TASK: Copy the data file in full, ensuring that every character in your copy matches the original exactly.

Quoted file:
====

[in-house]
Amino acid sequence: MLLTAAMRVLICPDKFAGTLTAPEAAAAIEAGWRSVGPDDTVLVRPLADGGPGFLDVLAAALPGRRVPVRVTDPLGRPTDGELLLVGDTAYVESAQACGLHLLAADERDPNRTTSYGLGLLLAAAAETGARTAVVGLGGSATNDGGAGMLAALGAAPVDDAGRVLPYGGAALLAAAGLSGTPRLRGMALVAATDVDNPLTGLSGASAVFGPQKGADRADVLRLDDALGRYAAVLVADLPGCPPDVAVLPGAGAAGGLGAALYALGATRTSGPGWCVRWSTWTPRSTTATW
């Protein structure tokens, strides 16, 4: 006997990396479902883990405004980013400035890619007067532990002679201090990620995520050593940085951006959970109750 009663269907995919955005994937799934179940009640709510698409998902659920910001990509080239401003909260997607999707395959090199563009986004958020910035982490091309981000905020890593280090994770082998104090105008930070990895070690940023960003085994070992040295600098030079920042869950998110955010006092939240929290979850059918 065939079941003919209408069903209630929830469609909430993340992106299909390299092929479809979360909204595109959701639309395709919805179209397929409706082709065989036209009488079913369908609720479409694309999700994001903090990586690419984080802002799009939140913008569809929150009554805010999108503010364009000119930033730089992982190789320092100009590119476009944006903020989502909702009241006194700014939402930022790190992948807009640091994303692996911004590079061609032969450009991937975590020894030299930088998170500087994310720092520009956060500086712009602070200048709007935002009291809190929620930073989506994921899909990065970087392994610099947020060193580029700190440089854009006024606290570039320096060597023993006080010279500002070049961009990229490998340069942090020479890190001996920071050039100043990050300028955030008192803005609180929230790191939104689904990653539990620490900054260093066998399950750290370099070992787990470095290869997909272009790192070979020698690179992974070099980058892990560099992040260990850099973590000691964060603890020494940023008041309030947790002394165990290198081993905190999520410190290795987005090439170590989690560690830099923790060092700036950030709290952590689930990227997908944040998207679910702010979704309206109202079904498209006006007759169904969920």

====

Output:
[in-house]
Amino acid sequence: MLLTAAMRVLICPDKFAGTLTAPEAAAAIEAGWRSVGPDDTVLVRPLADGGPGFLDVLAAALPGRRVPVRVTDPLGRPTDGELLLVGDTAYVESAQACGLHLLAADERDPNRTTSYGLGLLLAAAAETGARTAVVGLGGSATNDGGAGMLAALGAAPVDDAGRVLPYGGAALLAAAGLSGTPRLRGMALVAATDVDNPLTGLSGASAVFGPQKGADRADVLRLDDALGRYAAVLVADLPGCPPDVAVLPGAGAAGGLGAALYALGATRTSGPGWCVRWSTWTPRSTTATW
């Protein structure tokens, strides 16, 4: 006997990396479902883990405004980013400035890619007067532990002679201090990620995520050593940085951006959970109750 009663269907995919955005994937799934179940009640709510698409998902659920910001990509080239401003909260997607999707395959090199563009986004958020910035982490091309981000905020890593280090994770082998104090105008930070990895070690940023960003085994070992040295600098030079920042869950998110955010006092939240929290979850059918 065939079941003919209408069903209630929830469609909430993340992106299909390299092929479809979360909204595109959701639309395709919805179209397929409706082709065989036209009488079913369908609720479409694309999700994001903090990586690419984080802002799009939140913008569809929150009554805010999108503010364009000119930033730089992982190789320092100009590119476009944006903020989502909702009241006194700014939402930022790190992948807009640091994303692996911004590079061609032969450009991937975590020894030299930088998170500087994310720092520009956060500086712009602070200048709007935002009291809190929620930073989506994921899909990065970087392994610099947020060193580029700190440089854009006024606290570039320096060597023993006080010279500002070049961009990229490998340069942090020479890190001996920071050039100043990050300028955030008192803005609180929230790191939104689904990653539990620490900054260093066998399950750290370099070992787990470095290869997909272009790192070979020698690179992974070099980058892990560099992040260990850099973590000691964060603890020494940023008041309030947790002394165990290198081993905190999520410190290795987005090439170590989690560690830099923790060092700036950030709290952590689930990227997908944040998207679910702010979704309206109202079904498209006006007759169904969920």